Gamer Regret…can you relate?

I can...sometimes. This is a pretty keen observation:

In retrospect, maybe I shouldn't have looked.

I was 10 days into playing Dungeon Maker: Hunting Ground -- a little RPG I reviewed here last month -- and I was poking around the "settings" menu. I noticed that it had a "time played" option, which shows you how long you've been toiling away at the game. Curious, I clicked it.

Thirty-six hours.

Upon which my heart sank into a fathomless pit. Thirty-six hours? How in god's name had I managed to spend almost four hours a day inside this game? I should point out that this was not the only game I'd been playing during that time. I'd also been hip-deep in BioShock and Space Giraffe, so I'd been planted like a weed in front of my consoles for hours more.

This is a missing-time experience so vast one would normally require a UFO abduction to achieve it.

Of course, as the author points out, it's not all bad:

Except, wait a minute. That's just stupid, Puritan thinking. Videogames, like crosswords, are a form of play -- and play is a key element of a healthy adult existence. As game theorist Raph Koster has always pointed out, our playful brains love to seek out patterns, to solve problems -- and there's something existentially joyful about doing this in an environment that doesn't have any stakes if you screw it up

So are video games the bane of your existence, or a healthy diversion? I know the answer has varied for me depending on when you ask, and which game I got last week. I haven't yet picked up a copy of BioShock, but when I do, and particularly after Halo 3 is released, I suspect my answers may be somewhat depressing.

Battle With 'Gamer Regret' Never Ceases

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Comments (3)
  1. kettch says:

    Although, if you consider that the average American spends more than four hours per day watching TV, it doesn’t sound that bad.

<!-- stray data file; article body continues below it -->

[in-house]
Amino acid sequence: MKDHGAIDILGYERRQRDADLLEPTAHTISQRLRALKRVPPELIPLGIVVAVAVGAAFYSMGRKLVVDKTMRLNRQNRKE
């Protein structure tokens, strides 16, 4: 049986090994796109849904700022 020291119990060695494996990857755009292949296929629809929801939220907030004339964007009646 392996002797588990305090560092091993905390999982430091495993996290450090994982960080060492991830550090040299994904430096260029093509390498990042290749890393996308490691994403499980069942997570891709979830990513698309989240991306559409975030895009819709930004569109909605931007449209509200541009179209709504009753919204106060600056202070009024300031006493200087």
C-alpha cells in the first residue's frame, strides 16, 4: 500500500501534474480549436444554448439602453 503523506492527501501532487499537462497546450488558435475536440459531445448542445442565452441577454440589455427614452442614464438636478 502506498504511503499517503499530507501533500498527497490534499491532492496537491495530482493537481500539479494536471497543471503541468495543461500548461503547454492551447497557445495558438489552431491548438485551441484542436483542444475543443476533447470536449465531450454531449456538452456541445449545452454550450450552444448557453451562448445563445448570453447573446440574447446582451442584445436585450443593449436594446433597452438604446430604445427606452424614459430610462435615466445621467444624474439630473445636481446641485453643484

In fact, playing video games sounds like it’s better for your mental health. If you spend that four hours watching TV, you aren’t really doing a whole lot of thinking. On the other hand a video game is going to force you to think and react. You are an active participant in your entertainment as opposed to a passive one.

    Or I’m just trying to justify all the time I spend playing video games. Actually, I haven’t watched TV much at all in quite a while. For some weird reason I feel better about not watching as much TV, even considering where my attention was redirected.

  2. DEvHammer says:


    I can identify with the justification thing. What little TV I watch tends to be home shows, which are easily justified as an investment in skills and/or project ideas.

    As for the "better for your mental health" thing, well, I suspect there are plenty of folks who’d disagree.

    Don’t get me wrong. I love gaming, but I don’t think I’m prepared to argue that hours of either TV or games in a given day are mentally healthy.

  3. kettch says:

    heh, I guess I didn’t mean mental health in a crazy/not crazy context. More of an increase in synaptic activity I suppose. TV tends to give you everything that somebody thinks you need in order to be entertained. Good video games only give you a portion of the equation and rely on the gamer to fill in the rest by shaping the experience in their own way.

    That said, I’d still prefer that some people spend a little more time with a good book.

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